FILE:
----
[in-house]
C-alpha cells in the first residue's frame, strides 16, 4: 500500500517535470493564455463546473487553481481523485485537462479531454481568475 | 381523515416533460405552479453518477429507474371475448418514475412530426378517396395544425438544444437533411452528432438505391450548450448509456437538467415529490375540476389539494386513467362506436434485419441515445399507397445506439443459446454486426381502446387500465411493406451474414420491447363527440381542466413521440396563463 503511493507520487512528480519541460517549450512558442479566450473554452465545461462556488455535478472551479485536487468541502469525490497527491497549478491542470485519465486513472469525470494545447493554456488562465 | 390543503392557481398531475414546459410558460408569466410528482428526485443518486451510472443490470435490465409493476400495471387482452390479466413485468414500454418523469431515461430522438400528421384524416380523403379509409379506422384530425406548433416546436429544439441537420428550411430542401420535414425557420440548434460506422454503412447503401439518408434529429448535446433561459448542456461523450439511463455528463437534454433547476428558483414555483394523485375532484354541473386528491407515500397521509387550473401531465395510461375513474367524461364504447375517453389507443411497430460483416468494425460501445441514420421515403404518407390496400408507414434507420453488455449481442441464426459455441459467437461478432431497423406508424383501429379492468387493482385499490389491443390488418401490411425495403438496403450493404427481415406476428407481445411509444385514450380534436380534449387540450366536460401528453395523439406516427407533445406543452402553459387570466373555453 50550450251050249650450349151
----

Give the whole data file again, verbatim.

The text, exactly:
[in-house]
C-alpha cells in the first residue's frame, strides 16, 4: 500500500517535470493564455463546473487553481481523485485537462479531454481568475 | 381523515416533460405552479453518477429507474371475448418514475412530426378517396395544425438544444437533411452528432438505391450548450448509456437538467415529490375540476389539494386513467362506436434485419441515445399507397445506439443459446454486426381502446387500465411493406451474414420491447363527440381542466413521440396563463 503511493507520487512528480519541460517549450512558442479566450473554452465545461462556488455535478472551479485536487468541502469525490497527491497549478491542470485519465486513472469525470494545447493554456488562465 | 390543503392557481398531475414546459410558460408569466410528482428526485443518486451510472443490470435490465409493476400495471387482452390479466413485468414500454418523469431515461430522438400528421384524416380523403379509409379506422384530425406548433416546436429544439441537420428550411430542401420535414425557420440548434460506422454503412447503401439518408434529429448535446433561459448542456461523450439511463455528463437534454433547476428558483414555483394523485375532484354541473386528491407515500397521509387550473401531465395510461375513474367524461364504447375517453389507443411497430460483416468494425460501445441514420421515403404518407390496400408507414434507420453488455449481442441464426459455441459467437461478432431497423406508424383501429379492468387493482385499490389491443390488418401490411425495403438496403450493404427481415406476428407481445411509444385514450380534436380534449387540450366536460401528453395523439406516427407533445406543452402553459387570466373555453 50550450251050249650450349151